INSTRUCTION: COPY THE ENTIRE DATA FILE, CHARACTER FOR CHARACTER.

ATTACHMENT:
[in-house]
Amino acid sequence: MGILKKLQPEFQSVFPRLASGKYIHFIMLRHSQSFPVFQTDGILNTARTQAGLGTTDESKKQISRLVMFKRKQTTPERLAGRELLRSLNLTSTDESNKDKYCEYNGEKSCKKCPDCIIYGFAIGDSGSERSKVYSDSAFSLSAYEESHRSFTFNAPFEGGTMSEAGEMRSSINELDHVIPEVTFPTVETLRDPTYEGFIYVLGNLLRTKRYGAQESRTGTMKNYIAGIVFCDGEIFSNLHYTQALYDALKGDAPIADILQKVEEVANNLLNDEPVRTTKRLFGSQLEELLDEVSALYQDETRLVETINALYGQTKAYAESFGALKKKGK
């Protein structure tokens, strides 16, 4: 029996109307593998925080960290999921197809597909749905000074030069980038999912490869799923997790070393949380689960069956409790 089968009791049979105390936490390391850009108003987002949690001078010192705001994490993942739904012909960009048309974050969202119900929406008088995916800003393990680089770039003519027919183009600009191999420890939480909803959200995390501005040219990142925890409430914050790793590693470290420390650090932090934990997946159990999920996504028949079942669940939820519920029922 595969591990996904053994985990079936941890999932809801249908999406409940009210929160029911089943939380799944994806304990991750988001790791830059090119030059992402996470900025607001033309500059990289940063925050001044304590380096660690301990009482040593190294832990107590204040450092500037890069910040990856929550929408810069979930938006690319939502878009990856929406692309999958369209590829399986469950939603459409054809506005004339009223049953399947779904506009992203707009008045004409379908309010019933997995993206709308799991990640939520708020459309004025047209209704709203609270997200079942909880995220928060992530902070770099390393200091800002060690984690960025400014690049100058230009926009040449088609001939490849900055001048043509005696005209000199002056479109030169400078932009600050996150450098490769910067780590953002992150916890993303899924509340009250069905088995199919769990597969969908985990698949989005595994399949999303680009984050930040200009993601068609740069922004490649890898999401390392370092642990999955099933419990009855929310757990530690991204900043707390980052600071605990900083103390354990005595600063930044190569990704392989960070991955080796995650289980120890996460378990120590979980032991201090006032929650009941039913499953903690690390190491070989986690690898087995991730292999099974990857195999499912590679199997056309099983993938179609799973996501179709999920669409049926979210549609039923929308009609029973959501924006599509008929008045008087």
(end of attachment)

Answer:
[in-house]
Amino acid sequence: MGILKKLQPEFQSVFPRLASGKYIHFIMLRHSQSFPVFQTDGILNTARTQAGLGTTDESKKQISRLVMFKRKQTTPERLAGRELLRSLNLTSTDESNKDKYCEYNGEKSCKKCPDCIIYGFAIGDSGSERSKVYSDSAFSLSAYEESHRSFTFNAPFEGGTMSEAGEMRSSINELDHVIPEVTFPTVETLRDPTYEGFIYVLGNLLRTKRYGAQESRTGTMKNYIAGIVFCDGEIFSNLHYTQALYDALKGDAPIADILQKVEEVANNLLNDEPVRTTKRLFGSQLEELLDEVSALYQDETRLVETINALYGQTKAYAESFGALKKKGK
């Protein structure tokens, strides 16, 4: 029996109307593998925080960290999921197809597909749905000074030069980038999912490869799923997790070393949380689960069956409790 089968009791049979105390936490390391850009108003987002949690001078010192705001994490993942739904012909960009048309974050969202119900929406008088995916800003393990680089770039003519027919183009600009191999420890939480909803959200995390501005040219990142925890409430914050790793590693470290420390650090932090934990997946159990999920996504028949079942669940939820519920029922 595969591990996904053994985990079936941890999932809801249908999406409940009210929160029911089943939380799944994806304990991750988001790791830059090119030059992402996470900025607001033309500059990289940063925050001044304590380096660690301990009482040593190294832990107590204040450092500037890069910040990856929550929408810069979930938006690319939502878009990856929406692309999958369209590829399986469950939603459409054809506005004339009223049953399947779904506009992203707009008045004409379908309010019933997995993206709308799991990640939520708020459309004025047209209704709203609270997200079942909880995220928060992530902070770099390393200091800002060690984690960025400014690049100058230009926009040449088609001939490849900055001048043509005696005209000199002056479109030169400078932009600050996150450098490769910067780590953002992150916890993303899924509340009250069905088995199919769990597969969908985990698949989005595994399949999303680009984050930040200009993601068609740069922004490649890898999401390392370092642990999955099933419990009855929310757990530690991204900043707390980052600071605990900083103390354990005595600063930044190569990704392989960070991955080796995650289980120890996460378990120590979980032991201090006032929650009941039913499953903690690390190491070989986690690898087995991730292999099974990857195999499912590679199997056309099983993938179609799973996501179709999920669409049926979210549609039923929308009609029973959501924006599509008929008045008087």